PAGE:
Nail guns are fast and convenient. They let you complete a task much quicker than hand nailing. Plus, hand nailing trim can lead to scuffs and scrapes from a missed hammer strike - a problem that nail guns mostly avoid. So it's understandable to be curious whether or not you can use a brad nailer for baseboards. For your convenience, we brought you the answer.
You can use a brad nailer for baseboards, though in some cases, a finishing nailer may actually be better. Using either kind of nail gun usually gives better results than hand nailing.
- It helps nails go in straight, without bending.
- A nailer countersinks the nails well into the surface with ease, avoiding nail heads that stick out and look unsightly.
- It doesn't accidentally bash or mar the trim as a hammer can.
- It's fast! Hand nailing lots of trim is tedious and time-consuming, and most people find a nail gun is much easier.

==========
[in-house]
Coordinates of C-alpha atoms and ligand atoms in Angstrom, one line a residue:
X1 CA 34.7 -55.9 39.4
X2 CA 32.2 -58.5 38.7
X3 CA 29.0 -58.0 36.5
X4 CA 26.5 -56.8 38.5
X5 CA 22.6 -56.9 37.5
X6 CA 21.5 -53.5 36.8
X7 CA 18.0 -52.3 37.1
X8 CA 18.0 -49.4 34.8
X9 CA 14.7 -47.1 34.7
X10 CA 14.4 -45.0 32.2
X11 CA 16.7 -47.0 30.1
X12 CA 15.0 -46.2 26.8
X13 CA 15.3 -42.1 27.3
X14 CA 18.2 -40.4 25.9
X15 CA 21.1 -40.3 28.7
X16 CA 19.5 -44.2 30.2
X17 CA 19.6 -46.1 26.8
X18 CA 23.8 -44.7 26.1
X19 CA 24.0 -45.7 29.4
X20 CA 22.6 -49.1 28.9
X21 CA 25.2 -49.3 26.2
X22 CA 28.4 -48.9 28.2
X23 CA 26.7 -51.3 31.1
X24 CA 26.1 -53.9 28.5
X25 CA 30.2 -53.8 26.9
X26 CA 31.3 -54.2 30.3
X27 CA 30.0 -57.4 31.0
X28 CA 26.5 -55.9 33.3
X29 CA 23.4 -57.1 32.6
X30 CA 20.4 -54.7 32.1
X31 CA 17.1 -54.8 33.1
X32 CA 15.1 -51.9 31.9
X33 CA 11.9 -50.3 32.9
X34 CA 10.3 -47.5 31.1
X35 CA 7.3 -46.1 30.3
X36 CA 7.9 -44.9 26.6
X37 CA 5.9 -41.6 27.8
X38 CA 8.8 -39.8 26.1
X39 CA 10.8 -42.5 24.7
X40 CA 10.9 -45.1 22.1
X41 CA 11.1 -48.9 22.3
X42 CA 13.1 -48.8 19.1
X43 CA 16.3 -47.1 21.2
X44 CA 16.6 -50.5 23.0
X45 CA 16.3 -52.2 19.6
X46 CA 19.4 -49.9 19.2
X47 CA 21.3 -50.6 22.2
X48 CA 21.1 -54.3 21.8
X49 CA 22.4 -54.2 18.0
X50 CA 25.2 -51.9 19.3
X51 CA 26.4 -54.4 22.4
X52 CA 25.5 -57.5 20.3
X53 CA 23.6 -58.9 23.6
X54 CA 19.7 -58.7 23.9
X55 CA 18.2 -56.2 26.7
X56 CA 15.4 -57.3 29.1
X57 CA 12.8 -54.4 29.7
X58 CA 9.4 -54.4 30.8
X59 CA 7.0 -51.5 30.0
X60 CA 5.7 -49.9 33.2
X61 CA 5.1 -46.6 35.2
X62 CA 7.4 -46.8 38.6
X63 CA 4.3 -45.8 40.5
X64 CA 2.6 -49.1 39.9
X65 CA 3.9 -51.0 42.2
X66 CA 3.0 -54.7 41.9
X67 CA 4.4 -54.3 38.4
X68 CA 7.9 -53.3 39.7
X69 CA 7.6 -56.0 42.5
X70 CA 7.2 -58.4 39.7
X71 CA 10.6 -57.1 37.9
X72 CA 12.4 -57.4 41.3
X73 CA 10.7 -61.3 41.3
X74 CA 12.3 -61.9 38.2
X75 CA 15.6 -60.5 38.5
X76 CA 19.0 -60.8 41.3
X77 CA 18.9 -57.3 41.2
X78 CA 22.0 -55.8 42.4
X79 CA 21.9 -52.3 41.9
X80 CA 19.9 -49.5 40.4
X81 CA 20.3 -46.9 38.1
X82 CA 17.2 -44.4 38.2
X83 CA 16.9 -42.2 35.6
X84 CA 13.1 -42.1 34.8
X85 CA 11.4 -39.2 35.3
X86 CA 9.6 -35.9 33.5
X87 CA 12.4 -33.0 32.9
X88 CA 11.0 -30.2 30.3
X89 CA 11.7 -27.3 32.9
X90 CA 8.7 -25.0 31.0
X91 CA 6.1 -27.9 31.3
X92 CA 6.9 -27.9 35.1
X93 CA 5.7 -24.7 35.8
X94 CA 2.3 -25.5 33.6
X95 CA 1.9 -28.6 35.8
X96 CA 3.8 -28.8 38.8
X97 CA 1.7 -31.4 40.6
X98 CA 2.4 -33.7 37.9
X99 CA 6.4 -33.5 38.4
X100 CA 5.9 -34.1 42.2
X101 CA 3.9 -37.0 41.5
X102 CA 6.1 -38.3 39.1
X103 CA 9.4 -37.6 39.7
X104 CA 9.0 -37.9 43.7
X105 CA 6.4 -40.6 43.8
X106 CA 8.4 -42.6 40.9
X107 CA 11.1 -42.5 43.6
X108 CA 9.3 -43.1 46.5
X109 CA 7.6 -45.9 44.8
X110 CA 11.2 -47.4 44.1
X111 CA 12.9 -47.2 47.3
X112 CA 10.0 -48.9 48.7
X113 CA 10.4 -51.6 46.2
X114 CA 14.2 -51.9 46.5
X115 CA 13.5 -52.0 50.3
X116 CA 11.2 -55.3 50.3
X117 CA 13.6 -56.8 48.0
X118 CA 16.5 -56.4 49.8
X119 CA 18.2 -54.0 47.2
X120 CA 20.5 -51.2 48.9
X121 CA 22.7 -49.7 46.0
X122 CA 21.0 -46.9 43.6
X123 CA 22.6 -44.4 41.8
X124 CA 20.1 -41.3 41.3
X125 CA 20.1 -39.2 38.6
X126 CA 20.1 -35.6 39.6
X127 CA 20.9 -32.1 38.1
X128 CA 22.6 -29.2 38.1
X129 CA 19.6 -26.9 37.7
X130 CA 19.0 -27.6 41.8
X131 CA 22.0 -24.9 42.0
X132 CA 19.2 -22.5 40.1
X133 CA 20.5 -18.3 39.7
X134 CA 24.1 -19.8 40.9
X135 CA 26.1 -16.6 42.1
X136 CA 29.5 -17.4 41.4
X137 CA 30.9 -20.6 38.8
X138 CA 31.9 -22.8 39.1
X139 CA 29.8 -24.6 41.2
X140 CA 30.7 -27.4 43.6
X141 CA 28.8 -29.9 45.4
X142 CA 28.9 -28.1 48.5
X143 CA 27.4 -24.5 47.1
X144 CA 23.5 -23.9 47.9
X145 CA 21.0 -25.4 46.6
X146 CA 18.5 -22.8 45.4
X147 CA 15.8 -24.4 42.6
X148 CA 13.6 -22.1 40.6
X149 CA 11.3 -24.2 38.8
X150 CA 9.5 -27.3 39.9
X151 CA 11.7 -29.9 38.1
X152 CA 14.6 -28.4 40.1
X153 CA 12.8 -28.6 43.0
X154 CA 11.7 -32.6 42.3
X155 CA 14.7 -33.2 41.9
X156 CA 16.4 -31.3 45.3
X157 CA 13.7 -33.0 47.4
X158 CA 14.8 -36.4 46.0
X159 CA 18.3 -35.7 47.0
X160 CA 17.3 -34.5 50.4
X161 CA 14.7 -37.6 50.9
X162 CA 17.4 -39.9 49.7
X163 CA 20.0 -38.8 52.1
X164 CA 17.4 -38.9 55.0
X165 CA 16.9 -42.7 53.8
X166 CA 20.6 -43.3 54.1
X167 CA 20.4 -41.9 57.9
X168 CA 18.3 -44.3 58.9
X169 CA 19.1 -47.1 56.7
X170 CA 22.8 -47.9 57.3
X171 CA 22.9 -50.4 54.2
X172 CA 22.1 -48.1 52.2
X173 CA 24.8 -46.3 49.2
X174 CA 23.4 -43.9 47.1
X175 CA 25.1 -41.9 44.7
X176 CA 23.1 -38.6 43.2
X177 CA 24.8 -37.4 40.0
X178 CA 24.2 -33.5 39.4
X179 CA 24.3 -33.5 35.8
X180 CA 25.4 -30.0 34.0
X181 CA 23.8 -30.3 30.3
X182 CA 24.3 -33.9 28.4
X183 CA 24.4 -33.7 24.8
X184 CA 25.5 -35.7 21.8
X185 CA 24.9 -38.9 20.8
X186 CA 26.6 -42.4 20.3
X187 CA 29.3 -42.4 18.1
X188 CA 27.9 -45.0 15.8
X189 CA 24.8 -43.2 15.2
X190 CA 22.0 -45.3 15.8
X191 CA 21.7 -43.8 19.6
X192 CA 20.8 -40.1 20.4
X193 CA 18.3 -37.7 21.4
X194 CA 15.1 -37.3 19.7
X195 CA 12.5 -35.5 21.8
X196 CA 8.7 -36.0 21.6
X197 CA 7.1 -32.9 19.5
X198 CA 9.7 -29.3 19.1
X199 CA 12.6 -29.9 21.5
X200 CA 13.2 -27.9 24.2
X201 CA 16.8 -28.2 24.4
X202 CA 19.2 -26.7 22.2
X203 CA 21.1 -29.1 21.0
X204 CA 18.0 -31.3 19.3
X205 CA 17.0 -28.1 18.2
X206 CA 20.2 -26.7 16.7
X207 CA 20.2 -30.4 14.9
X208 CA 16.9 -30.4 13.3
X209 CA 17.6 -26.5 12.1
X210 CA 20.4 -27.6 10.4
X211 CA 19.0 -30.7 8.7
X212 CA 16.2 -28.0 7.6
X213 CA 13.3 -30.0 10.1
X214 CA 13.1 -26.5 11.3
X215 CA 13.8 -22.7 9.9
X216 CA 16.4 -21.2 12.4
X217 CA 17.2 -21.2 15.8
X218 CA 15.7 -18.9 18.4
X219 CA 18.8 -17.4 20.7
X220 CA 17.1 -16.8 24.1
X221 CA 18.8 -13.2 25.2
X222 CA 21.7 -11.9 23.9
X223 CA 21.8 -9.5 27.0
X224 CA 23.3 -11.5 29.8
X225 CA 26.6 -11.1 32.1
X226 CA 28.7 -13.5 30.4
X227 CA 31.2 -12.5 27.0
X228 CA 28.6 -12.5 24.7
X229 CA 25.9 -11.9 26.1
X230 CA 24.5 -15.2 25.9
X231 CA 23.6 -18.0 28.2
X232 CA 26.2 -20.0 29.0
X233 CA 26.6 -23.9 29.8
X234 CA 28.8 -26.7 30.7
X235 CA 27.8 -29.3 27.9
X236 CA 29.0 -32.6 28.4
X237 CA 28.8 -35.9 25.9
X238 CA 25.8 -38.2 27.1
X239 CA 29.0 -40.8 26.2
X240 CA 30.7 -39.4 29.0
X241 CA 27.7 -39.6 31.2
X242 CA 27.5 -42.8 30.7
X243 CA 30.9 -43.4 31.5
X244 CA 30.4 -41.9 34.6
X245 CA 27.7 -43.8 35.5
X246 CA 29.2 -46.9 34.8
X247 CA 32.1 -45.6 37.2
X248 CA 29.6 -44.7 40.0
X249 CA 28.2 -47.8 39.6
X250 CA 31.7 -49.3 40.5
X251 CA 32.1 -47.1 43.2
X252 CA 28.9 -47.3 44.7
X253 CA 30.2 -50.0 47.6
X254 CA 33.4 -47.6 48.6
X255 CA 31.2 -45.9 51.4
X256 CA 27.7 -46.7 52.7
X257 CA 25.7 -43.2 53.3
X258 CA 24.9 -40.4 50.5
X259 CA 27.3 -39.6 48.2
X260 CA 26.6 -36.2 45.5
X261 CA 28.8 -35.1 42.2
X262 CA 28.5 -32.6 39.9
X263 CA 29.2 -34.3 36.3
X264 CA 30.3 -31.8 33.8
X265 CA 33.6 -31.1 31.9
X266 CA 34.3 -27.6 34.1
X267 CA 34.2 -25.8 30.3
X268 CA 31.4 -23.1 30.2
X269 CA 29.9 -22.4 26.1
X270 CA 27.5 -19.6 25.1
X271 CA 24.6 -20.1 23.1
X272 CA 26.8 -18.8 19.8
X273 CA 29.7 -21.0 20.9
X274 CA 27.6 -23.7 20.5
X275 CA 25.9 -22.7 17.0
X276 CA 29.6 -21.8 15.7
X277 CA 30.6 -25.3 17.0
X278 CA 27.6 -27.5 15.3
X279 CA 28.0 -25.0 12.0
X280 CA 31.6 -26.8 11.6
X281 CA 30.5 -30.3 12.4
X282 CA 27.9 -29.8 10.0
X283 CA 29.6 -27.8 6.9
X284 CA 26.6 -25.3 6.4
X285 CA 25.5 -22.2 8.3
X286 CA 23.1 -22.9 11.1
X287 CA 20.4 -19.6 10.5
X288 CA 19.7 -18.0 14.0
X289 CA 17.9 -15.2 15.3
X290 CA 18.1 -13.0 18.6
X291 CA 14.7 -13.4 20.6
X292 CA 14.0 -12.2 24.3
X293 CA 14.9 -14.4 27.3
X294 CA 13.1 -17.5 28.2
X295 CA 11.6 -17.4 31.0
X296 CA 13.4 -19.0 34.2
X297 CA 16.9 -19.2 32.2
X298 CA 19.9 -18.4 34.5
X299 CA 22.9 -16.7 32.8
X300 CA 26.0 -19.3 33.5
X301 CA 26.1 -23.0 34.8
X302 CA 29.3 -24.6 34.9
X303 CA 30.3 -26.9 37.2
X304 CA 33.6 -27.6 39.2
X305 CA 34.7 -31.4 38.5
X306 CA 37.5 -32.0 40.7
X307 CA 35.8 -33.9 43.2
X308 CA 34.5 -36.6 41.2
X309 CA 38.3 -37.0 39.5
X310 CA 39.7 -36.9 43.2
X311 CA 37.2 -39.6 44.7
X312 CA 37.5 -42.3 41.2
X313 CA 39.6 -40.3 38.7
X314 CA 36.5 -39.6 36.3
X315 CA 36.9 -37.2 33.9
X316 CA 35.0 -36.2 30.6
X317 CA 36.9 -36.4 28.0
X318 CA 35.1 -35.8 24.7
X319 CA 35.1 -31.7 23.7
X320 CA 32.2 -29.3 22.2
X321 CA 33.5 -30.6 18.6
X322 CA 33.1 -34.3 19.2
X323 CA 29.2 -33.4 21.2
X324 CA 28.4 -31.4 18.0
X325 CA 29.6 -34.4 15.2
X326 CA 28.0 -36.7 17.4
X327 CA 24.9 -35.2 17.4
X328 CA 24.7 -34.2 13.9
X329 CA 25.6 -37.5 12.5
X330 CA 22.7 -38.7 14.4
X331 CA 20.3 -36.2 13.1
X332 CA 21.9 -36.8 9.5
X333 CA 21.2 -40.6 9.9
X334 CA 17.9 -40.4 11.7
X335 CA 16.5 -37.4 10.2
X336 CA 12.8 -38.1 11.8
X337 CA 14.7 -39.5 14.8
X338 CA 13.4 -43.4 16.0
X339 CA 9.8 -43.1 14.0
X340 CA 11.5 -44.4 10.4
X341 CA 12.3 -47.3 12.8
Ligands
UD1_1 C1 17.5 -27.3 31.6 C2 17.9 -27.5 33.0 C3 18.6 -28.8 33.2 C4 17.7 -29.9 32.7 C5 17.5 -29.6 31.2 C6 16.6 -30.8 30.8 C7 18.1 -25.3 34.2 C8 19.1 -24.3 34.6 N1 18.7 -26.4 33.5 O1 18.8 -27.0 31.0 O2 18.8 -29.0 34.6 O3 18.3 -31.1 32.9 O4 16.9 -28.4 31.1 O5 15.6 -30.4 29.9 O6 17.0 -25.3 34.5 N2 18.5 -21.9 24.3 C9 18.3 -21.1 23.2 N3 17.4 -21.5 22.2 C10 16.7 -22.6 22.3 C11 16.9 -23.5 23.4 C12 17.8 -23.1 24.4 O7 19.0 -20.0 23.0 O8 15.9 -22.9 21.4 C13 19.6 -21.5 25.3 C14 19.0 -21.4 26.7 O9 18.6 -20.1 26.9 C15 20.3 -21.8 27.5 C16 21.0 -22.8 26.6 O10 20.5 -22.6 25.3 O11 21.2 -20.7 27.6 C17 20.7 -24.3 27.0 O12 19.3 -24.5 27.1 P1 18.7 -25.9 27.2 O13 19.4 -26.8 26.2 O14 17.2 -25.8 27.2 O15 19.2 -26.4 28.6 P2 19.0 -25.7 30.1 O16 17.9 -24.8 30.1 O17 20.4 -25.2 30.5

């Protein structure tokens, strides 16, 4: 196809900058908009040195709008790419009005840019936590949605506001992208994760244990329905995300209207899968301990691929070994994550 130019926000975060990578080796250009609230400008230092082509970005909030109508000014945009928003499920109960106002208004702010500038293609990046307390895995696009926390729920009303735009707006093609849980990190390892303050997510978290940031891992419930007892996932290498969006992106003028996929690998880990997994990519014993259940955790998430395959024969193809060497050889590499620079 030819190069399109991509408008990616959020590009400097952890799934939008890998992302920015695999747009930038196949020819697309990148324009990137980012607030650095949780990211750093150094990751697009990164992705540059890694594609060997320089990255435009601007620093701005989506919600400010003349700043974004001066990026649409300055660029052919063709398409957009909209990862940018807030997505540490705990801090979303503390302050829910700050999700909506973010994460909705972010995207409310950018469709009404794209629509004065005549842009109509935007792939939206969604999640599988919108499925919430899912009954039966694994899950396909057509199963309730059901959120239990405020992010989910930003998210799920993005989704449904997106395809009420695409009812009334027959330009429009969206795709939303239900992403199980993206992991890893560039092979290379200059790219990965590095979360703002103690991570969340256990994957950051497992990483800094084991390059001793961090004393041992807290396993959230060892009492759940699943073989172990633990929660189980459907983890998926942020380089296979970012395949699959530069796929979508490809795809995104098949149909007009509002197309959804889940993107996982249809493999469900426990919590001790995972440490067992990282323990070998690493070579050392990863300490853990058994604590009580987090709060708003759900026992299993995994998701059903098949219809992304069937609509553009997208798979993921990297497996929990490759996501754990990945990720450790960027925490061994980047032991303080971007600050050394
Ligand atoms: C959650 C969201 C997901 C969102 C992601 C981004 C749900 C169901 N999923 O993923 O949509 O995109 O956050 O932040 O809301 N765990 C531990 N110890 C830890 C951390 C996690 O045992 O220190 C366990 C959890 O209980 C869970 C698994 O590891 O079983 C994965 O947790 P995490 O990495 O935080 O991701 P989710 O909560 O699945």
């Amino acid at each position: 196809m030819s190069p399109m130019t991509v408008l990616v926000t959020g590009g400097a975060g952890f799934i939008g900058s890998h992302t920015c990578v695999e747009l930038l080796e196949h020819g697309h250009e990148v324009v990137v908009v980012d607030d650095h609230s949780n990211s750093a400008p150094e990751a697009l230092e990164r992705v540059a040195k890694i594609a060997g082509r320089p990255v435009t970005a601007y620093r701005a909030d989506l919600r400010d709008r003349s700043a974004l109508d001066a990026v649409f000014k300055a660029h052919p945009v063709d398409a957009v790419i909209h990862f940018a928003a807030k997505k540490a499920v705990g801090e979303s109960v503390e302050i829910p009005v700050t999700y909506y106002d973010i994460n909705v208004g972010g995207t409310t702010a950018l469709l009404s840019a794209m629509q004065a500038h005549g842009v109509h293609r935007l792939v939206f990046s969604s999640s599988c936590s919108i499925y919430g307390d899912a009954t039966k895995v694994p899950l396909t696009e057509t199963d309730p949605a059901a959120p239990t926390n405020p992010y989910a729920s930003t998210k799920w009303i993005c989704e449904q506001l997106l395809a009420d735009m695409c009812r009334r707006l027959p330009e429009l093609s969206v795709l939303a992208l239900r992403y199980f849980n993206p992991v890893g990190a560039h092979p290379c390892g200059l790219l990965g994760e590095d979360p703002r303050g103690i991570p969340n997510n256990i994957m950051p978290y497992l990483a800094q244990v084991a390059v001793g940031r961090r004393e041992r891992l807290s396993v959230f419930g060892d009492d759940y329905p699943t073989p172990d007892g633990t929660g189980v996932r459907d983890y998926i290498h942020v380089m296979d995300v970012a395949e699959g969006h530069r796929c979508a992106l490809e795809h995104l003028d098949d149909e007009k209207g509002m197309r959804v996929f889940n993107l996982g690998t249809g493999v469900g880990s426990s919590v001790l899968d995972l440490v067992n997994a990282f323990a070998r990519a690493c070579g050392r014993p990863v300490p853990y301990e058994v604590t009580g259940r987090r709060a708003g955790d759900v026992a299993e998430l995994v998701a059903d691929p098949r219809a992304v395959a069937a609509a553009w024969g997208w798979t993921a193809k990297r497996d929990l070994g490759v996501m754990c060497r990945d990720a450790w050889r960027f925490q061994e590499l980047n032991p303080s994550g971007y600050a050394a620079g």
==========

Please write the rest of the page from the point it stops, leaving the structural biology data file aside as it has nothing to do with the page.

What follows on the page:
Read on to learn more - this article will explain the necessary tools and the steps for nailing baseboards with a nail gun. It covers what size nails to use, and how long they should be. We'll cover the difference between finishing nailers and brad nailers, and help you decide which one is best for your project. Finally, we'll cover whether or not you can skip the nails and just use glue instead. Let's get into it!
The Best Nails For Baseboards
Depending on the specifics, either a brad nailer or a finishing nailer can be the appropriate choice for baseboards.
Brad nails are smaller and thinner. This makes them ideal for the very delicate pieces of trim that go with baseboards, like shoe molding. If you have any concerns that your material might crack or split from the force of nails, use brad nails.